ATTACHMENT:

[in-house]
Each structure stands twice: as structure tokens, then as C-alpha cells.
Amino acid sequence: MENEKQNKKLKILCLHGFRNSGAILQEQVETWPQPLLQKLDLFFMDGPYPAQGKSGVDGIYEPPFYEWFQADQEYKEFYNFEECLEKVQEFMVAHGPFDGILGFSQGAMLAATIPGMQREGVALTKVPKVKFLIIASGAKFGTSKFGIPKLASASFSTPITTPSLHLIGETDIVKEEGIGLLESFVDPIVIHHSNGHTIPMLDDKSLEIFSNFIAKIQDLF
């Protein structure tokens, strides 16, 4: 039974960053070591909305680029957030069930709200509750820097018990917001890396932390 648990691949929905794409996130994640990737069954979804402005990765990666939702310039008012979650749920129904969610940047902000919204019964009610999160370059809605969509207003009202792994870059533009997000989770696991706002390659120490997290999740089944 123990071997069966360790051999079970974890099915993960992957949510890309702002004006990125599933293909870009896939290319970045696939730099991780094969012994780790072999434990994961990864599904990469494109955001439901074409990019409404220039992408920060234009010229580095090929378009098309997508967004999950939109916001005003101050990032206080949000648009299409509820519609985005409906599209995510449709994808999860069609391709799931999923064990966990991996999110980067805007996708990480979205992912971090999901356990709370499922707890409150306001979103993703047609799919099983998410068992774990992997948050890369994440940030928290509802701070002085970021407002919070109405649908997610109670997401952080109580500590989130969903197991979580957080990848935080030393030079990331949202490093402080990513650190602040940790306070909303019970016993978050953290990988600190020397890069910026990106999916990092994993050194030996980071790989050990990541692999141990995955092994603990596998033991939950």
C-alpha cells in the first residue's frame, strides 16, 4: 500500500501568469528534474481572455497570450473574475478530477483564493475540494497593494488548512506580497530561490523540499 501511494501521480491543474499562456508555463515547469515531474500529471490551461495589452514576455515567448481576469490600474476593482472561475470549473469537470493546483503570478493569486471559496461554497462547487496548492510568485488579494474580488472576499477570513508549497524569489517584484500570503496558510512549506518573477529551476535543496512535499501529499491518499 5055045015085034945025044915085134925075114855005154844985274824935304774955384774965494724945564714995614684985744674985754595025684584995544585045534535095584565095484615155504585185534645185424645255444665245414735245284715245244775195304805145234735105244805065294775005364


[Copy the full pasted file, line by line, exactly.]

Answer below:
[in-house]
Each structure stands twice: as structure tokens, then as C-alpha cells.
Amino acid sequence: MENEKQNKKLKILCLHGFRNSGAILQEQVETWPQPLLQKLDLFFMDGPYPAQGKSGVDGIYEPPFYEWFQADQEYKEFYNFEECLEKVQEFMVAHGPFDGILGFSQGAMLAATIPGMQREGVALTKVPKVKFLIIASGAKFGTSKFGIPKLASASFSTPITTPSLHLIGETDIVKEEGIGLLESFVDPIVIHHSNGHTIPMLDDKSLEIFSNFIAKIQDLF
């Protein structure tokens, strides 16, 4: 039974960053070591909305680029957030069930709200509750820097018990917001890396932390 648990691949929905794409996130994640990737069954979804402005990765990666939702310039008012979650749920129904969610940047902000919204019964009610999160370059809605969509207003009202792994870059533009997000989770696991706002390659120490997290999740089944 123990071997069966360790051999079970974890099915993960992957949510890309702002004006990125599933293909870009896939290319970045696939730099991780094969012994780790072999434990994961990864599904990469494109955001439901074409990019409404220039992408920060234009010229580095090929378009098309997508967004999950939109916001005003101050990032206080949000648009299409509820519609985005409906599209995510449709994808999860069609391709799931999923064990966990991996999110980067805007996708990480979205992912971090999901356990709370499922707890409150306001979103993703047609799919099983998410068992774990992997948050890369994440940030928290509802701070002085970021407002919070109405649908997610109670997401952080109580500590989130969903197991979580957080990848935080030393030079990331949202490093402080990513650190602040940790306070909303019970016993978050953290990988600190020397890069910026990106999916990092994993050194030996980071790989050990990541692999141990995955092994603990596998033991939950």
C-alpha cells in the first residue's frame, strides 16, 4: 500500500501568469528534474481572455497570450473574475478530477483564493475540494497593494488548512506580497530561490523540499 501511494501521480491543474499562456508555463515547469515531474500529471490551461495589452514576455515567448481576469490600474476593482472561475470549473469537470493546483503570478493569486471559496461554497462547487496548492510568485488579494474580488472576499477570513508549497524569489517584484500570503496558510512549506518573477529551476535543496512535499501529499491518499 5055045015085034945025044915085134925075114855005154844985274824935304774955384774965494724945564714995614684985744674985754595025684584995544585045534535095584565095484615155504585185534645185424645255444665245414735245284715245244775195304805145234735105244805065294775005364